Odyssey of Opulence: The Call of the Sea to the Wealthy Traveller

Tuesday, 22 June, 2021

Since time immemorial humanity has been drawn to the sea. In fact, there is archaeological evidence to suggest that our genetic forebears, Homo Erectus, built the first seaworthy ships nearly 800 000 years ago. It is rather perplexing as to why our species has heard the call of the sea because, anatomically speaking anyway, we are so woefully unprepared to thrive in its environment. We cannot cope well with pressure, our limbs are unsuitable for aquatic propulsion and, perhaps of paramount importance, we cannot breathe underwater. Yet humanity has sought to conquer and thrive upon the world’s oceans. Despite our maritime history being vast it is, at least relatively speaking, a recent development that humans have sought to travel the waves for pleasure rather than for reconnaissance or war. While royalty and nobility have enjoyed the deep blue since ancient times, it was not until the 18th and 19th century that wealthy commoners could also indulge in this experience.

        Humans have used the seas to conquer and settle much of the world. They have functioned as a crucial utensil with which to build nations and economies. But to use them for the purposes of pleasure is an altogether different parameter. This natural wonder that covers most of our planet has always, and continues to, entice us to its domain. While cruises and river boat trips are a popular pastime for many, those with financial means can undertake this experience as the kings and queens of old once did. Thanks to companies such as Fraser and Princess, it is possible to buy, charter, or even build your own pleasure yacht. An odyssey of opulence awaits those with the means to seize it and continue the tradition of humanities fascination with the sea.

Pleasure yachting was for centuries reserved for the royalty of empires, not in the least because of the vast expense it incurred. Perhaps one of the most famous examples comes from Ptolemaic Egypt where Cleopatra dazzled both Julius Caesar and Mark Antony with her royal barge. It is an instance that has been romanticised by history time and time again. The seductive and exotic queen, with all her charm and grace, showing two of the most powerful men of the ancient world the wealth that was at her disposal. A description from Plutarch, writing not long after the events he portrays, gives a vivid description of this pleasure boat:

“Crossing the Mediterranean to Cilicia… She came up the River Cydnus in a vessel, the stern whereof was gold, the sails of purple silk, and the oars of silver, which gently kept time to the sound of music.”

It is important, of course, to consider the possibility of exaggeration. However when considering the $1.5 billion super yacht Roman Abramovich had built for himself in 2009, it stands to reason that one of the wealthiest monarchs of the time would be as frivolous in their expenses.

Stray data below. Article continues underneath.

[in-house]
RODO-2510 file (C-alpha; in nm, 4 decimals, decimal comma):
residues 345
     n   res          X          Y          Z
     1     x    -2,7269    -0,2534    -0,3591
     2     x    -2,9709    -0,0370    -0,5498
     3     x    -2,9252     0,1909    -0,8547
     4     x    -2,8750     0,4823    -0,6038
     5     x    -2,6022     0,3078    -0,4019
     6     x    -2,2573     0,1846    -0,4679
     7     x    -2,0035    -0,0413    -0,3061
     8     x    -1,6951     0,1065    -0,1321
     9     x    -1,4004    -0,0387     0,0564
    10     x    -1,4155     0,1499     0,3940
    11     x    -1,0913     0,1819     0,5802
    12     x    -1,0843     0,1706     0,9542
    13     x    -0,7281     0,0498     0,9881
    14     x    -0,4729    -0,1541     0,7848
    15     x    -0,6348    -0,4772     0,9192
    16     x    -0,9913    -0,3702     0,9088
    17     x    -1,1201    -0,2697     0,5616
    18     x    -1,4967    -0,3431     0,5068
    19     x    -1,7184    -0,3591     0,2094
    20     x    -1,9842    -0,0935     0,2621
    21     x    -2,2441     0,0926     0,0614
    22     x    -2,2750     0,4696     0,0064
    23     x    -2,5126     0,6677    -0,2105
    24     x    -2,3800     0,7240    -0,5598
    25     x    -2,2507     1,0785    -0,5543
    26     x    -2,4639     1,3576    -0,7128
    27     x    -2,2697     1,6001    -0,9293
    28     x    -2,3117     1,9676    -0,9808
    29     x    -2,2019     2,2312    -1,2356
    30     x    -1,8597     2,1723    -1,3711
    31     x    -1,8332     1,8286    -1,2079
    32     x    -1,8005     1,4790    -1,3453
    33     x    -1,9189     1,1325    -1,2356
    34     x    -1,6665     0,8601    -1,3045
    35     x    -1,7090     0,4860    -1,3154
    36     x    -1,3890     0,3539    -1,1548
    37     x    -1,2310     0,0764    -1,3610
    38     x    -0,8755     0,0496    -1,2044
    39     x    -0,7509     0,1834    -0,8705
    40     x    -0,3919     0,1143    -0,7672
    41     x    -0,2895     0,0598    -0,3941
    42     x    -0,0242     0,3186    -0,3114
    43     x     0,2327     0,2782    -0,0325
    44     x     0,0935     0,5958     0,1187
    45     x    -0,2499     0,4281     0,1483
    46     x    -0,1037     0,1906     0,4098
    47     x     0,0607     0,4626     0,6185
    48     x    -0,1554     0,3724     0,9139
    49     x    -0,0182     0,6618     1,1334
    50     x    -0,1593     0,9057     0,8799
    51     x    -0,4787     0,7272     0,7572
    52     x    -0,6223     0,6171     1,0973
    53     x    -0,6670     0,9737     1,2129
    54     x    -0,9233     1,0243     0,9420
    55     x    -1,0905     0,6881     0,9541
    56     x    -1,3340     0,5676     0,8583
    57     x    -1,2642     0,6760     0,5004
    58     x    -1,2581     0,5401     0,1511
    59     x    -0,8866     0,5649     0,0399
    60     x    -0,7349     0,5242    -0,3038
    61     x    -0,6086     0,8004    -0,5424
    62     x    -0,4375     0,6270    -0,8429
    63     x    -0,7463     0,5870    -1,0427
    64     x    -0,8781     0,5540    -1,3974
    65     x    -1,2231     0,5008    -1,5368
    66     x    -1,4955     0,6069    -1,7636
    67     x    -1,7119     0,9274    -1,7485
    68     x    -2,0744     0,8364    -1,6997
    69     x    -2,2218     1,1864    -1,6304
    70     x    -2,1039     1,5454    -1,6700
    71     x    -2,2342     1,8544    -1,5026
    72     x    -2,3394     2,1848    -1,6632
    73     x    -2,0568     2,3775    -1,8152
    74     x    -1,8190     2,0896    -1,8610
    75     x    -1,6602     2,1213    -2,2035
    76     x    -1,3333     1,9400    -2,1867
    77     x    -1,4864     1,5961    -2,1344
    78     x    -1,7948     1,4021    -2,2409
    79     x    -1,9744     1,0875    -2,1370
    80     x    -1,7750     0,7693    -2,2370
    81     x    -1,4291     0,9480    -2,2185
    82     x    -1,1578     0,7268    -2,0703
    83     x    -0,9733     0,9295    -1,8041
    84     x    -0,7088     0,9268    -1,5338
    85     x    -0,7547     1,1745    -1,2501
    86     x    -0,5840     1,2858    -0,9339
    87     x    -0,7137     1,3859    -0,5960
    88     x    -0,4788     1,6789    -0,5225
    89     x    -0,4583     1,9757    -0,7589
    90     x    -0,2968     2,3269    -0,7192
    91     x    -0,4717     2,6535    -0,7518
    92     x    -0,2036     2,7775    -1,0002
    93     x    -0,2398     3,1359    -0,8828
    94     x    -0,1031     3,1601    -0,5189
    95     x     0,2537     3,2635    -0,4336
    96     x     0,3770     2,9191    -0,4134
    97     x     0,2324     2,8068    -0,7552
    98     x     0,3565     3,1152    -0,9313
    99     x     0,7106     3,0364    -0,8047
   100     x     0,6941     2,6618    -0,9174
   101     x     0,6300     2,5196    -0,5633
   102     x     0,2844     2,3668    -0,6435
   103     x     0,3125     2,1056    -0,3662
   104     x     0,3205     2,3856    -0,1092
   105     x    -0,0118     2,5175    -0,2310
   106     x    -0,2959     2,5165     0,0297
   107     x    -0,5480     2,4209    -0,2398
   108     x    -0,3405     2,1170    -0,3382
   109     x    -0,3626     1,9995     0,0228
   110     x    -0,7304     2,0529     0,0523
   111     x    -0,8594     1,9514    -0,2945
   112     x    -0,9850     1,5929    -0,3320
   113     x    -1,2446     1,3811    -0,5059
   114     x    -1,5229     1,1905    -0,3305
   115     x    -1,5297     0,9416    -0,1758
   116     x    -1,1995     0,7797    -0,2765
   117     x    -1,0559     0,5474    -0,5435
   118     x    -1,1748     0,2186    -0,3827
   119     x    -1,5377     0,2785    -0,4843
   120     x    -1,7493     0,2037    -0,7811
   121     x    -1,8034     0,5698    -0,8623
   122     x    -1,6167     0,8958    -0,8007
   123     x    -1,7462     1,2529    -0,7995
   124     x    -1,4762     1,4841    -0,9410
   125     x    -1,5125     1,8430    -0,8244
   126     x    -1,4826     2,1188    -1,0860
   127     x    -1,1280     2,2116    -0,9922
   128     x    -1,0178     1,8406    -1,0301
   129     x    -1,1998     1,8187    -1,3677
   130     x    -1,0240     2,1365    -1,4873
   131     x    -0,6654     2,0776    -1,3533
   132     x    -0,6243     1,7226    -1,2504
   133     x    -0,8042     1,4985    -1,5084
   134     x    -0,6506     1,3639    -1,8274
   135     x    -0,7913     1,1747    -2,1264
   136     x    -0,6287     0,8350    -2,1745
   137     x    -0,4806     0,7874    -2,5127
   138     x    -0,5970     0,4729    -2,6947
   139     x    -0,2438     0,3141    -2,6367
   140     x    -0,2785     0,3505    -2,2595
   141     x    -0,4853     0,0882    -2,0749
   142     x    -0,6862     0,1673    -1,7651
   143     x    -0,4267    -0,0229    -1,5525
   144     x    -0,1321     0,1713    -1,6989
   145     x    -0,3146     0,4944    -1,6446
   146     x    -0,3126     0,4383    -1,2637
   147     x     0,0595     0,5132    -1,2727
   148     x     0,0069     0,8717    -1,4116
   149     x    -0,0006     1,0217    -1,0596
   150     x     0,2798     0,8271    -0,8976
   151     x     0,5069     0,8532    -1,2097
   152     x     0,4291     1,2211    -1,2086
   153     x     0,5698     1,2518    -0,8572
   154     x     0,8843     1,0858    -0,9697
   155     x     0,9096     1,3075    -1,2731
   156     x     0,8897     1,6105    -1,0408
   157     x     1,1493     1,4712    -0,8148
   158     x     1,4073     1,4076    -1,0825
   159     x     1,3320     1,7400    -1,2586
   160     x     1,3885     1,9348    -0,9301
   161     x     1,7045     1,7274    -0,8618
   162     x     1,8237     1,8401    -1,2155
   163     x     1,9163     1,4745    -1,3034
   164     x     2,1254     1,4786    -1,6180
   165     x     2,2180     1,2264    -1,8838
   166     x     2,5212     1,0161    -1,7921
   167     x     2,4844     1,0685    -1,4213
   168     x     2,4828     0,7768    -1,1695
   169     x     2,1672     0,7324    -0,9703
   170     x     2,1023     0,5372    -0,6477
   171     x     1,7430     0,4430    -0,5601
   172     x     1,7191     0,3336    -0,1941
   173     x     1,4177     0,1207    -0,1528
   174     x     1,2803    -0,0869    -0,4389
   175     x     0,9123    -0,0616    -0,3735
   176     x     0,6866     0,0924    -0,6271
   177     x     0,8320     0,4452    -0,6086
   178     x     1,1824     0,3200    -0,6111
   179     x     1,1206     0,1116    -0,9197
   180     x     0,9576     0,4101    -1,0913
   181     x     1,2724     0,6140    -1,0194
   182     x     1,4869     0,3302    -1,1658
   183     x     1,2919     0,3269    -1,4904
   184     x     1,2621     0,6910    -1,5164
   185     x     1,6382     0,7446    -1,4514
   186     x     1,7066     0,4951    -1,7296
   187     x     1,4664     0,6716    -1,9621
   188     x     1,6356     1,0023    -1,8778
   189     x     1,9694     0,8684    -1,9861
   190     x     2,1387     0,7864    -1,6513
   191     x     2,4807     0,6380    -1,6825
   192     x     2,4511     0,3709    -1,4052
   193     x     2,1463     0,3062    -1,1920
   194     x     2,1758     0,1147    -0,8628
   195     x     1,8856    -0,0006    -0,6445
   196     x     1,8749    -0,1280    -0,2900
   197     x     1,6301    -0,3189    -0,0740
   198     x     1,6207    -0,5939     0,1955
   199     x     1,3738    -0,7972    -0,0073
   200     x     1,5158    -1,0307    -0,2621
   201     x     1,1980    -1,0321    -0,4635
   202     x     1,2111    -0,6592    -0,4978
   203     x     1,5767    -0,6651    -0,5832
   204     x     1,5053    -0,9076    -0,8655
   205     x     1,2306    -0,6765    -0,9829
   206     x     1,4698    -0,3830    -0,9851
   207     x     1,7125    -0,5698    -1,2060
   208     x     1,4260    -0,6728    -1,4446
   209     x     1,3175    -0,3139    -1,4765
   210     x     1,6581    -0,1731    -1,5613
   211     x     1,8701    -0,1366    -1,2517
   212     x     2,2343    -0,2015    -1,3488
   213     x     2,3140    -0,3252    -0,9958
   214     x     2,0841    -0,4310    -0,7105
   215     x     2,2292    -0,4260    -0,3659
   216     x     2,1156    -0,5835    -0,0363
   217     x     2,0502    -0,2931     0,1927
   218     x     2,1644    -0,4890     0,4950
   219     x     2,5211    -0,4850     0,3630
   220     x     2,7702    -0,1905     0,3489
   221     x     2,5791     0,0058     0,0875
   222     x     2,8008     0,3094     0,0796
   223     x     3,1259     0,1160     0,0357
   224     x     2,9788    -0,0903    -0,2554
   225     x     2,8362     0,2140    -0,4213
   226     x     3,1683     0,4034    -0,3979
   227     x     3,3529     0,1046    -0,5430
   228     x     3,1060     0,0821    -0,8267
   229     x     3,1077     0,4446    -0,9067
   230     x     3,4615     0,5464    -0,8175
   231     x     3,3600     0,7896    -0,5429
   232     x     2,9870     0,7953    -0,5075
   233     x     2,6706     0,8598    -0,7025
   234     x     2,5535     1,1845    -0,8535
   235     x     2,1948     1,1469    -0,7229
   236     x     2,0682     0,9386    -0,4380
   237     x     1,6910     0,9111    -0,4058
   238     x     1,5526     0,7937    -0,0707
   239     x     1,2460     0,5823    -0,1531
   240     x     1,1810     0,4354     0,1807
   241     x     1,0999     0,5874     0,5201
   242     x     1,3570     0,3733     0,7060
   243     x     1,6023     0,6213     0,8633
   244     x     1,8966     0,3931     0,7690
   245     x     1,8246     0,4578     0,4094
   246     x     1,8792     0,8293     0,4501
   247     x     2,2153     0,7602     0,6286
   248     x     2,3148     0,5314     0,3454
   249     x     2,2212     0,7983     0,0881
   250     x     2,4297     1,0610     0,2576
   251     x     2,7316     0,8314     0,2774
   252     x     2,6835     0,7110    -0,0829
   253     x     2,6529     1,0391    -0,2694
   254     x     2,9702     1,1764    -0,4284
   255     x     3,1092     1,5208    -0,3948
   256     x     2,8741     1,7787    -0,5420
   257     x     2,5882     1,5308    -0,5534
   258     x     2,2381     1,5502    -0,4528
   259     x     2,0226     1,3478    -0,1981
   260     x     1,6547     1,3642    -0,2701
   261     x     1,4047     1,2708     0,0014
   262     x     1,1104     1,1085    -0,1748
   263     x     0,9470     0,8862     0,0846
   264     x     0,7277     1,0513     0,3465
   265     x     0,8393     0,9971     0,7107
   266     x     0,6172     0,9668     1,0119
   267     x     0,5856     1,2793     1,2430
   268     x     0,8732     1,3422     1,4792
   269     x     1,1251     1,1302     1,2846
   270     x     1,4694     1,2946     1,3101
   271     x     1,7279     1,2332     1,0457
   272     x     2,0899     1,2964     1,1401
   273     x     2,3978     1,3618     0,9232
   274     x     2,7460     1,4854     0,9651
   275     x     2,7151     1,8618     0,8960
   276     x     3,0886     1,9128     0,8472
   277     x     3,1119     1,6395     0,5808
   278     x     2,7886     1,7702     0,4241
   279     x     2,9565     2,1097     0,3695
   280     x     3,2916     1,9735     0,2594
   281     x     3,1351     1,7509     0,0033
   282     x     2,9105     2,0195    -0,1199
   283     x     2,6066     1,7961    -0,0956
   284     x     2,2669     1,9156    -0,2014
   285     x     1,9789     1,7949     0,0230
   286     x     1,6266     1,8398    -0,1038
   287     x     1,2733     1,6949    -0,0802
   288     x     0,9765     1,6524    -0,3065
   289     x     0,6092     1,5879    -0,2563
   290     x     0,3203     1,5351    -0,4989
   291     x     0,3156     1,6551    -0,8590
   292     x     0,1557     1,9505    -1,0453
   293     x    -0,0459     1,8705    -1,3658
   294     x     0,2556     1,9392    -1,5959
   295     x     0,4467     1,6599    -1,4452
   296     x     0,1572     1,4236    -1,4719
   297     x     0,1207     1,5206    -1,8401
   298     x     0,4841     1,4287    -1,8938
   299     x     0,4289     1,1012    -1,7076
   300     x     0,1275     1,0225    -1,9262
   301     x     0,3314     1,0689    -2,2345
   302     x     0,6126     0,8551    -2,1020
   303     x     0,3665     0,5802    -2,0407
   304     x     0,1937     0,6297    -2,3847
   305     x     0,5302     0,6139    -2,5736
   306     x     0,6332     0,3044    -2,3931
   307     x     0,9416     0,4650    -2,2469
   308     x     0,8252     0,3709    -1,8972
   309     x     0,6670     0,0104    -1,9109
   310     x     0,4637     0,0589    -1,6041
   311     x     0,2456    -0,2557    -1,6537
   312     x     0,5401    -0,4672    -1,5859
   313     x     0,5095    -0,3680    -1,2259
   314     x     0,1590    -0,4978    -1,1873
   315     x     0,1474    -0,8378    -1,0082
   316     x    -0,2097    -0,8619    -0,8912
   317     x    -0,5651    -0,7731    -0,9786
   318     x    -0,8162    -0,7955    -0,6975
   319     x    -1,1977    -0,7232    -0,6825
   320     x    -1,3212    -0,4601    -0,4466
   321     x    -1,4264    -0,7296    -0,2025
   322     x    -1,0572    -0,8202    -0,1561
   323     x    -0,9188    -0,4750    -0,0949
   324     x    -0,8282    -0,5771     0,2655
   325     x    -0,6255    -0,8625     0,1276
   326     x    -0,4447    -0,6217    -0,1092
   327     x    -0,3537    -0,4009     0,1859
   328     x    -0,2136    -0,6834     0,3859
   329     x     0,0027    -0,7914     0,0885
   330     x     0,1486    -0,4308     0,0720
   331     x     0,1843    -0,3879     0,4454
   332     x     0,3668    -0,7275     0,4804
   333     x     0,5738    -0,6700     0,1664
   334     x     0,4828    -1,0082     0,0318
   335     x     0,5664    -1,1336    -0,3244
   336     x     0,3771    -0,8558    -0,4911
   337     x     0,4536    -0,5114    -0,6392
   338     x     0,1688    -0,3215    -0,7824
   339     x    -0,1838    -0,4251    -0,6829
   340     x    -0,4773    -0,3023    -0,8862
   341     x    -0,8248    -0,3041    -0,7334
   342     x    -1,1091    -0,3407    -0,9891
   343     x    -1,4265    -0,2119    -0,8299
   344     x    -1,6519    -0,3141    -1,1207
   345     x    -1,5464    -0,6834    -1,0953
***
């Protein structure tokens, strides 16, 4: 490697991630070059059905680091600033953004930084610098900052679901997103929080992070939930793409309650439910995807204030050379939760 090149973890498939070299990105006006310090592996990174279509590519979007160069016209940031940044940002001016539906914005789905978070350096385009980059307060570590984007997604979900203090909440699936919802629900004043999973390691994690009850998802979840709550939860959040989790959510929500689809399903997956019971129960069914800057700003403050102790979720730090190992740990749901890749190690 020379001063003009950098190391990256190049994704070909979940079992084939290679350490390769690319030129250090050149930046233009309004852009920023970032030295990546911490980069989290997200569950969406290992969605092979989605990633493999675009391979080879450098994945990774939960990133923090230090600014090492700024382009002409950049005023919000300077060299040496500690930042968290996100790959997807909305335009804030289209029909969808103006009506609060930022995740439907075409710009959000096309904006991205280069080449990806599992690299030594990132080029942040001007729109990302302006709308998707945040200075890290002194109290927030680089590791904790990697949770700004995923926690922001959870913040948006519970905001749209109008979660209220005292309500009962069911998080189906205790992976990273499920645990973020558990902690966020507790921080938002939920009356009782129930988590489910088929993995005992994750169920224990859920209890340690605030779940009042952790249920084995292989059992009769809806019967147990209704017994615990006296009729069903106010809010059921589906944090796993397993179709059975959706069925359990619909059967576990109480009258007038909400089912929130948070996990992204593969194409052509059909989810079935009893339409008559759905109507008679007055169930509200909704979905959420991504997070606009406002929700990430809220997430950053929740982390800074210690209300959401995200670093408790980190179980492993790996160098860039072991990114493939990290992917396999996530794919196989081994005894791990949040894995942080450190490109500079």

Then there is the infamous Roman Emperor Caligula. He constructed at great expense not one, but two extravagant pleasure boats for himself and his entourage. For centuries the Nemi Ships, as they have come to be known, were thought to be a legend invented by subsequent writers to chastise the Emperor’s decadence. Yet under the reign of another megalomanic, Benito Mussolini, these ships were pulled from the bed of lake Nemi. The largest, Prima Nave, was 36 feet long and gave credence to the stories of boats filled with baths, mosaics and golden taps. Both examples show the heritage of taking to the water for comfort and pleasure, but neither ships could be, nor have they ever been, dubbed yachts. This is because the word we now use to describe such opulent luxury on the waves is Dutch in origin.

        The word “jaght” roughly translates as “to hunt.” This is due to the fact that these smaller vessels were nimble enough to chase down the pirates that menaced Dutch merchant shipping in the 16th century. However, rich ship owners and merchants subsequently began to use these small boats to greet and celebrate their returning merchants. It then quickly became chic to use these “jaghts” to take friends out for the singular purpose of pleasure. The word became anglicised as yacht and thus the phrase synonymous with luxurious travel we know today was born.

         Soon the sight of these yachts began to become a presence in England as well. In 1604 Phineas Pett, a member of the distinguished ship-building family, received instructions from Lord High-Admiral Howard to “build in all haste a miniature pleasure ship” for Prince Henry, the eldest son of King James I. The monarch’s grandson Charles II similarly saw the appeal of luxury aquatic endeavours. Having spent 10 years of exile in Holland, following the devastating English Civil Wars, he retuned with expected overstated pomp to be crowned in 1660. The effect of Dutch sailing evidently made an impression upon the young, hedonistic monarch as he brought with him a 60-foot yacht named Mary. Soon the site of this majestic, floating palace became a regular occurrence down the river Thames.